Clogher resident Tony Lynott is generously donating all of the proceeds from the sale of his book to the Wild Atlantic Words literary festival. Anyone who would like to support the annual Castlebar-based festival can now do so by purchasing a copy of The Chronicles of Máistir James Ronane (€24.99) in Castle Bookshop, Castlebar or online at MayoBooks.ie.
Tony said, “Since moving to Ireland almost ten years ago, I embarked on a love relationship with many of Ireland’s 19th century writers. Their prose was powerful, they wrote tenderly about their country, and were blessed with a sublime insight into the human condition. They were truly an inspiration for my own writings. I have made the decision that the proceeds of my book will go into WAW’s coffers to support their future growth in furthering the writings of emerging authors. And I am, therefore, asking for your consideration for the purchase of my book that will assist in those endeavours. I am told it is a good read, but I will leave that to your good judgement!”
Tony’s novel, The Chronicles of Máistir James Ronane, is a wide canvas where he represents the life of a western Irish community in the nineteenth century. Through the figure of Máistir James Ronane, a retired hedge-school master, the author tells the story of Aengus and Mary Burke and their family, as they work their farm, raise their children, and deal with life’s challenges. Their world as upright tenant farmers in the Mayo townland of Rosserk is set against the backdrop of wider society, with the pressures and challenges Ireland faced, especially the Great Famine of the 1840s.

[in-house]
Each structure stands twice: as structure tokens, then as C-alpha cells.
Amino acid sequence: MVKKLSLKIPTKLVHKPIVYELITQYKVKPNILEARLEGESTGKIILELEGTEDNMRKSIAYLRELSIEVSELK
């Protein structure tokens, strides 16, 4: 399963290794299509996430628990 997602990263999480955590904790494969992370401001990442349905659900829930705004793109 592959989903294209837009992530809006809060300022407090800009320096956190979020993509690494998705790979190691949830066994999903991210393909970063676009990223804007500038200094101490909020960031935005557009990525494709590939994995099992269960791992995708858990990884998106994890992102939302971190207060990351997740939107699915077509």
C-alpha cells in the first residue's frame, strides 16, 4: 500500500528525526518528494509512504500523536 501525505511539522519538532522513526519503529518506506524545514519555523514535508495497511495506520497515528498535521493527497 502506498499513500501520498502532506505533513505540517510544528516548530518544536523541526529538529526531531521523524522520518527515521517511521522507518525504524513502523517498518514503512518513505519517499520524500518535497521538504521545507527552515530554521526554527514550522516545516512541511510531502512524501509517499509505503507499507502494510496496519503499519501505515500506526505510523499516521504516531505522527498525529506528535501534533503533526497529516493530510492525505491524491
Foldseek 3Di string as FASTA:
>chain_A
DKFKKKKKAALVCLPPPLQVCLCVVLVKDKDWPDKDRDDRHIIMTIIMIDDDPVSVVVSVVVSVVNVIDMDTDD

Born in update New York, Tony grew up in the San Francisco Bay area. Following his college studies, he served a two-year stint in the United States Army, including a tour during the Vietnam conflict with the 34th Engineer Battalion. After his discharge, he embarked on a lengthy career in the commercial banking sector. After a number of visits to Ireland with his son, and with the onset of retirement, he moved to Mayo, the birthplace of his grandfather; this facilitated his attainment of Irish citizenship. And it was here, while taking up Irish Heritage Studies at GMIT, that he began a sustained commitment to writing.
This Wild Atlantic Words festival will take place in Castlebar in October, will the full line-up of events due to be revealed soon. The deadline for the festival’s annual short story competition, sponsored by Bridge St bar, is Saturday, July 31 at 5pm – so there’s still time to get your entry in! This year’s judge is Galway writer JP McHugh. Entry forms, along with a full list of competition rules and regulations, are available on the festival’s website, www.wildatlanticwords.ie.